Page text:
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 Editor's Inbox

Another selection of letters from readers. As usual, we welcome your feedback.

From: Diarmuid Pigott

Oliphant Chuckerbutty: How very odd to see the name used here. I have long treasured the score of Pensee fugitive and Fleure d'automne. Might I be so bold as to ask if you could tell me anything about him?

PS I adored the rejected reviews series enormously

From: Justin Zaza

There are a vast number of internet sites that focus entirely on glorifying popular geniuses. They contain nothing that is not extremely easy to acquire:

-a brief biography of the genius
-selected works or quotes of the genius
-pictures of the genius

One might think that genius worshippers are helpful to geniuses, but the opposite is true. Past geniuses are overecognized at the expense of present geniuses, who are entirely disregarded. One will often hear these worshippers crying about how terrible it was that their favorite genius went through life unrecognized. However by treating genius as something that no human could be, they have made it impossible for a living genius to not appear obnoxious and arrogant.

Genius worship is not recognition but the total opposite. One can not hope to understand something that one worships. To place a person or idea above yourself is just as insulting as placing it beneath yourself, because in both cases you can not relate to it. These worshippers are actually insulting their geniuses. They do this out of pure laziness: rather than believing in themselves and striving to do something significant, they tell themselves that only a divine being could be significant.

Attention genius worshippers: consider that it was you who prevented your favorite genius from being recognized in life.

From: David Schreiber

I am responding to your call for feedback. I must tell you that, although some items in your online publication interest me, as a Canadian I am not made to feel a member of your readership. Your articles are so full of references to British music, British conductors, British news, the BBC, that it is as if I am merely overhearing someone else's conversation in a public space. The internet, quite frankly, makes much of your material seem parochial.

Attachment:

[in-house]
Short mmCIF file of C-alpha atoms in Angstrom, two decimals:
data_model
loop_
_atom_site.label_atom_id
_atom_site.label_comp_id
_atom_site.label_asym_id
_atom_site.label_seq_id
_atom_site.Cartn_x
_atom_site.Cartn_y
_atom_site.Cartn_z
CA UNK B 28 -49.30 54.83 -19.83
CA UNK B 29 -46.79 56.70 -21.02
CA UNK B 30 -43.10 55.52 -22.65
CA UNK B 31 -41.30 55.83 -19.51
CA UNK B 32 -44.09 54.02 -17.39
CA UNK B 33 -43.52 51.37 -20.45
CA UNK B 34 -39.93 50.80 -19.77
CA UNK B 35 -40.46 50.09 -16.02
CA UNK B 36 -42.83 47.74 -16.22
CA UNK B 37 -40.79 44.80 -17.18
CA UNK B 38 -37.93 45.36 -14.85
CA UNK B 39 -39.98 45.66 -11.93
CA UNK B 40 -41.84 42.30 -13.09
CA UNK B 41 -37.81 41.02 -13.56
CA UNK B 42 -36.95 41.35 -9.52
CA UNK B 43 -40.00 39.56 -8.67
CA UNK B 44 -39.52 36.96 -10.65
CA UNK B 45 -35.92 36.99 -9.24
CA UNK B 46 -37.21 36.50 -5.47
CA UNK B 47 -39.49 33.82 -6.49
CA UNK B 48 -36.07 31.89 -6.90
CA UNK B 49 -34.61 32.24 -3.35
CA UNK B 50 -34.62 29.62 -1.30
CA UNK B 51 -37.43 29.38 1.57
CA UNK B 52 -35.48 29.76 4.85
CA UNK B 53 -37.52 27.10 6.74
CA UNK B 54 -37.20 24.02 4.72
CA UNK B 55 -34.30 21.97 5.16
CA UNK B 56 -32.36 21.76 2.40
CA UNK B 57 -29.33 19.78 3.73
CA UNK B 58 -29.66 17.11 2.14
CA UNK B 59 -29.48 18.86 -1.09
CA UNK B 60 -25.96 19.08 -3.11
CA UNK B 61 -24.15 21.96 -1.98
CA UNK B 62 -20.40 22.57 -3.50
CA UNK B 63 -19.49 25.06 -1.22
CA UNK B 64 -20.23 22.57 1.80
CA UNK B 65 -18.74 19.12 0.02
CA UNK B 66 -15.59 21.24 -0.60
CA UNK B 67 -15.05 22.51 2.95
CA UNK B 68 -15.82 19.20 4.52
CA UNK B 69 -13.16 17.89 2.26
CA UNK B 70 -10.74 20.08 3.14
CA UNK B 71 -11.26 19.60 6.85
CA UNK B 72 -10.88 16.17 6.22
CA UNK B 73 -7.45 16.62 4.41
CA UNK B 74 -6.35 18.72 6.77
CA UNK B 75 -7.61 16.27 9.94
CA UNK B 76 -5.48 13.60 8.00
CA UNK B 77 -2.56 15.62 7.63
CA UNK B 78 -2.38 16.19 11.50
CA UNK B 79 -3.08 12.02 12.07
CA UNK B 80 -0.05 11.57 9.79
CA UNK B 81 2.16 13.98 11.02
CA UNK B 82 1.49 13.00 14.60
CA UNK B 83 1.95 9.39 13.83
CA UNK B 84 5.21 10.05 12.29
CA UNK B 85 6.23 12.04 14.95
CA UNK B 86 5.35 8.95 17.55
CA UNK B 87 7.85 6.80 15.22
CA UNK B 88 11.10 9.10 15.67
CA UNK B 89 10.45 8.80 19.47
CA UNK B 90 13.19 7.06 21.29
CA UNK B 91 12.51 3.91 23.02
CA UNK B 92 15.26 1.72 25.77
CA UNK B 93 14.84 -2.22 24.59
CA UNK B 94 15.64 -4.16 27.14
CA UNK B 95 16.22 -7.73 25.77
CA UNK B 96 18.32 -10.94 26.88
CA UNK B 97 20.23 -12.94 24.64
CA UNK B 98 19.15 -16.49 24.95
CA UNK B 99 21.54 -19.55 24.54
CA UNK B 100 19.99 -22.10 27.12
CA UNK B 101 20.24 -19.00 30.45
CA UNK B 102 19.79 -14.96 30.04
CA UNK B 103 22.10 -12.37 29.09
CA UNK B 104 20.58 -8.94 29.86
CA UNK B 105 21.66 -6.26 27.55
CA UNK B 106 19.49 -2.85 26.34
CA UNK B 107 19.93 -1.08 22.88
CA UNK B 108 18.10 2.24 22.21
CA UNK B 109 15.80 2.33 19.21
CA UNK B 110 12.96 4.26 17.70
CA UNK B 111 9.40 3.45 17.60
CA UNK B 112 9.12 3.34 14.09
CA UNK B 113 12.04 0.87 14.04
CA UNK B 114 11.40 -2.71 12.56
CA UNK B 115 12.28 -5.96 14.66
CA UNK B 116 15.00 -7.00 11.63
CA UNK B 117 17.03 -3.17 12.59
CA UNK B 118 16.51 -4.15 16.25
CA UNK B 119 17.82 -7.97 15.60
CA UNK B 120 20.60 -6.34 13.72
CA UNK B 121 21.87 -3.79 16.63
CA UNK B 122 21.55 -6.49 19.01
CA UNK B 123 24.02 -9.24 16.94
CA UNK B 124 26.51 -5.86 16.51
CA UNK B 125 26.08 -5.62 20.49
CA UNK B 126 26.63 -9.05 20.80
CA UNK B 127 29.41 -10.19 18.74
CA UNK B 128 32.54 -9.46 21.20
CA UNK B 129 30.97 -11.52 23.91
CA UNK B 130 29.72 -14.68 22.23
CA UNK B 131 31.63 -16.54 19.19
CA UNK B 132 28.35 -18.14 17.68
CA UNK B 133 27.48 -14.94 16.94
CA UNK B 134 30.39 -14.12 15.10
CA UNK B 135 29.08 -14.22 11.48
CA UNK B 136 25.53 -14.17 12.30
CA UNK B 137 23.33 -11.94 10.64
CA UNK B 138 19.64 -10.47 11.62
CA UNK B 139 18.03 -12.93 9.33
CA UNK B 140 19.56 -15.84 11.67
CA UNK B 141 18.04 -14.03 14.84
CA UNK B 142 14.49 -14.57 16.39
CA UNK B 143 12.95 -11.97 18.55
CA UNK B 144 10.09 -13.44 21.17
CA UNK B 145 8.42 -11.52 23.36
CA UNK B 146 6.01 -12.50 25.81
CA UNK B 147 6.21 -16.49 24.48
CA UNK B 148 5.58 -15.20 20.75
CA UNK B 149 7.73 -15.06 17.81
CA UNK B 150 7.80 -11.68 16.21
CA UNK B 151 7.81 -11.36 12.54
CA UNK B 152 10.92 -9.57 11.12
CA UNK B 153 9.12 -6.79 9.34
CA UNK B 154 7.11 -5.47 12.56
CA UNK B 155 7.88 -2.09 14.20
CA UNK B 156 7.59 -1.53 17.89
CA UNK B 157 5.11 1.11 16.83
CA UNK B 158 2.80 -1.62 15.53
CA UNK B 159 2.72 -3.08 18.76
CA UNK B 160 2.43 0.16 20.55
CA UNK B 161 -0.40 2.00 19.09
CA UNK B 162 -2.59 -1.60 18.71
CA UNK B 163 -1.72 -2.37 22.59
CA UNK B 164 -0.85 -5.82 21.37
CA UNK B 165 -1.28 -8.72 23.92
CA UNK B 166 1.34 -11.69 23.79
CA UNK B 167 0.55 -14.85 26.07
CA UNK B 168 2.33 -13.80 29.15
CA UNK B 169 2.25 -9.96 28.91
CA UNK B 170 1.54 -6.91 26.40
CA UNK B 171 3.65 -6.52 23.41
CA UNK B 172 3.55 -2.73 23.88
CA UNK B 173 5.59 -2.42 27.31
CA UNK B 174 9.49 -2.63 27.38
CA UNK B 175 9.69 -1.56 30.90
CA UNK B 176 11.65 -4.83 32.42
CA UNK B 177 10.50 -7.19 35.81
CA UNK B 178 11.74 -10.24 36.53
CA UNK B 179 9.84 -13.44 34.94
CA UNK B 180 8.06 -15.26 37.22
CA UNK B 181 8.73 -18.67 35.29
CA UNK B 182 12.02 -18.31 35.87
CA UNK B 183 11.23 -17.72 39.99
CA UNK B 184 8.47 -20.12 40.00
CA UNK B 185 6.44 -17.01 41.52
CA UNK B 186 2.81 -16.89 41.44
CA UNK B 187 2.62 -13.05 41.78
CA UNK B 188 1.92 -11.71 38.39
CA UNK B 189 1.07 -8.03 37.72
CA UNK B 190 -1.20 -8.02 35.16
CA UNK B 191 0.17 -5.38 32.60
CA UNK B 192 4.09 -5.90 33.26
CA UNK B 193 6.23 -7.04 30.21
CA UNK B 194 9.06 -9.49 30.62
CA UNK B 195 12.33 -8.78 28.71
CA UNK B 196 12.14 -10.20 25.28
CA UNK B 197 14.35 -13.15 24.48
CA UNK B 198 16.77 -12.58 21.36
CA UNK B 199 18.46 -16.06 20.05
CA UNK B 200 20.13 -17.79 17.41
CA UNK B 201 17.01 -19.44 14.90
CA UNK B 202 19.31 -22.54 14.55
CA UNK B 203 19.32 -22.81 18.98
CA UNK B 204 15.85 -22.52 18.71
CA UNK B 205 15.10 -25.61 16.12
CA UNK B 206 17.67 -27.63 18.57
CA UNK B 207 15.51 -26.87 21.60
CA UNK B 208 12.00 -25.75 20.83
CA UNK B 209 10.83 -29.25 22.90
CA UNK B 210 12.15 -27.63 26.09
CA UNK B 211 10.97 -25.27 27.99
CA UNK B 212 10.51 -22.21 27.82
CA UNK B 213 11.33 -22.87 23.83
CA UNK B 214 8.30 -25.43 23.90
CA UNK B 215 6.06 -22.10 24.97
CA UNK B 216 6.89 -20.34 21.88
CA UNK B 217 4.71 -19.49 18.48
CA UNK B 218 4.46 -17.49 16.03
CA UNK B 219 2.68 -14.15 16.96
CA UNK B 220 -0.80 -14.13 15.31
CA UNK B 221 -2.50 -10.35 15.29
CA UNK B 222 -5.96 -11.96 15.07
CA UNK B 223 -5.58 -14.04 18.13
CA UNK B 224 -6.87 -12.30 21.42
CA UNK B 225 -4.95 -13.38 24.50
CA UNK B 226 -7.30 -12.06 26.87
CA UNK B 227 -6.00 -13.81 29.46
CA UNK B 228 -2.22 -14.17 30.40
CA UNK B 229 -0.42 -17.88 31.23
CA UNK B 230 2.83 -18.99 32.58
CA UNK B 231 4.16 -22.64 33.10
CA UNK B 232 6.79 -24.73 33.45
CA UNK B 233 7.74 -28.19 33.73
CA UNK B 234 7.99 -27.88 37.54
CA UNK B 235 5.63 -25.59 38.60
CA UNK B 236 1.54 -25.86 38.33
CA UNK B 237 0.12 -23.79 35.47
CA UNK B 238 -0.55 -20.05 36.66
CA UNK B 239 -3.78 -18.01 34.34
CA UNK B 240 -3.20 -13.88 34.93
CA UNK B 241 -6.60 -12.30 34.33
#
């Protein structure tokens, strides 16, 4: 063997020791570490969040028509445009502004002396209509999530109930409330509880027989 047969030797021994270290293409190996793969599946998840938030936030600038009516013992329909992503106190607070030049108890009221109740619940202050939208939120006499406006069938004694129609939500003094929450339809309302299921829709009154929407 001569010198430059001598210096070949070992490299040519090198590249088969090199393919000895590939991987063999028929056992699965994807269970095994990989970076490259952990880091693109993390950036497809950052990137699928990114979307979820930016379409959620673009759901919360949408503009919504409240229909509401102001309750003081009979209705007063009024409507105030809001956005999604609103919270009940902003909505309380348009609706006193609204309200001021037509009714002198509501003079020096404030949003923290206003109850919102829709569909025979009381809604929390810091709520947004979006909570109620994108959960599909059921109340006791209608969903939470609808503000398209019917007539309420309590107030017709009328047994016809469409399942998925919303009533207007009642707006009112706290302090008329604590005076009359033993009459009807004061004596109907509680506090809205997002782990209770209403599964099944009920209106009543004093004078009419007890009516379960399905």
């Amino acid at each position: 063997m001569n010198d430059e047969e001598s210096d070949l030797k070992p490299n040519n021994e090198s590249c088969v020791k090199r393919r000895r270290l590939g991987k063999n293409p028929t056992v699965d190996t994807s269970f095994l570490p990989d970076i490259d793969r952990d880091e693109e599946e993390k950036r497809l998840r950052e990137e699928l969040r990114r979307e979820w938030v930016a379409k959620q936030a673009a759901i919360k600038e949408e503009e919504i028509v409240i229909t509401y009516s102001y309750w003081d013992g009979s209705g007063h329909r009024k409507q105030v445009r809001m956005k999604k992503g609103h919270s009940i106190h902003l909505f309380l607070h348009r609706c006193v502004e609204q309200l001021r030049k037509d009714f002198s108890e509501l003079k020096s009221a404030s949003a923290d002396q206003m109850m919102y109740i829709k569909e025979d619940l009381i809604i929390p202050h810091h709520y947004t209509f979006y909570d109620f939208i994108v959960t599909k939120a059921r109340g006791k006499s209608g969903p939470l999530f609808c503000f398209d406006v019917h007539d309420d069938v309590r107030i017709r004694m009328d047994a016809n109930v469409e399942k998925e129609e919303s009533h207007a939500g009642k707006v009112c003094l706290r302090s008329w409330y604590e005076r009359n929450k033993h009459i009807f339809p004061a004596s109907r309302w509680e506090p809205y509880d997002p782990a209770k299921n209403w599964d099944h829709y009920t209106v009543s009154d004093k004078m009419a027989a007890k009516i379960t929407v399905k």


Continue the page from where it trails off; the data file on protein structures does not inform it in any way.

From: Basil Ramsey, Editor

As music organizations around the world latch onto our magazine and facilities, so our news is becoming an international mix.

From: Paul K Miller PhD

Hi Guys! I stumbled on your website a few months ago via - it's great! I now get your monthly emails. However, your articles are a pain to print!! Can't your webmaster develop a way for us to have a printable format - several websites have an option to 'click for a printer-friendly format.' I went mad trying to print your article about The Philospher's Stone (bad translation but so is Twilight of the Gods!)and another about the pipe organ! I also note with sadness the passing of Robert J Lurtsema, for almost 30 years the Host of Morning Pro Musica on public radio - out of WGBH in Boston, himself a tremendous musician, composer and staunch supporter of the arts.

From: Keith Bramich, technical editor

We'll try to provide a plain black on white printable format shortly. In the meantime, please try switching off the printing of images and/or background images. If you've access to a different type of computer or browser software, you may find that it will print acceptable pages. We regularly print proof pages from M&V without problems.

From: Alexis Panselinos

I just read that you invite your readership's comments ('even adverse comments'). It seems you don't get much feedback, which, I must say, is quite unexpected for an e-zine. Interesting though. When I wrote you about the dubious humour of one of your contributors, I got a very curt answer, that questioning the gentleman's humour was to question the Editor's taste and authority to select what gets published in Music & Vision (which of course was definitely not the issue). Well, perhaps your readership got cold feet after such an answer to adverse comments.

From: Basil Ramsey, Editor

My apologies if my reply appeared to be 'curt'. It was not intended. As for readership, it steadily rises, with each month gaining new ground.

From: Randall Davis

I have enjoyed the newsletter. I particulary like the reviews with links to sound bytes to hear an example. I bought the Pavel Haas cd after a review recently. I particularly like to hear about more obscure 20th century avant-garde composers, and would love to see more reviews in this area. Thank you for your publication!

From: Basil Ramsey and Keith Bramich

Our thanks to those who do contact us about the magazine. We take note of all suggestions and criticisms, for we - like people generally - have much to learn, and make mistakes. The vital and stimulating task for us is building a daily music magazine to provide opinion and information of benefit to some of our readers regularly.

We must draw the attention of all to our growing database of everything published since the launch in January 1999. By the end of this year over 700 editions will have been published, providing in quantity a unique corpus of ideas, research, comment, reviewing, letters, information about music on the web, and much else. Our facility for this mass of material is our own search engine instantly available, and you can print whatever you wish to retain.

Keep in mind that we can be reached by email for whatever reason, and enjoy this contact with readers. Please go on enjoying Music & Vision, and tell us if there's a problem.

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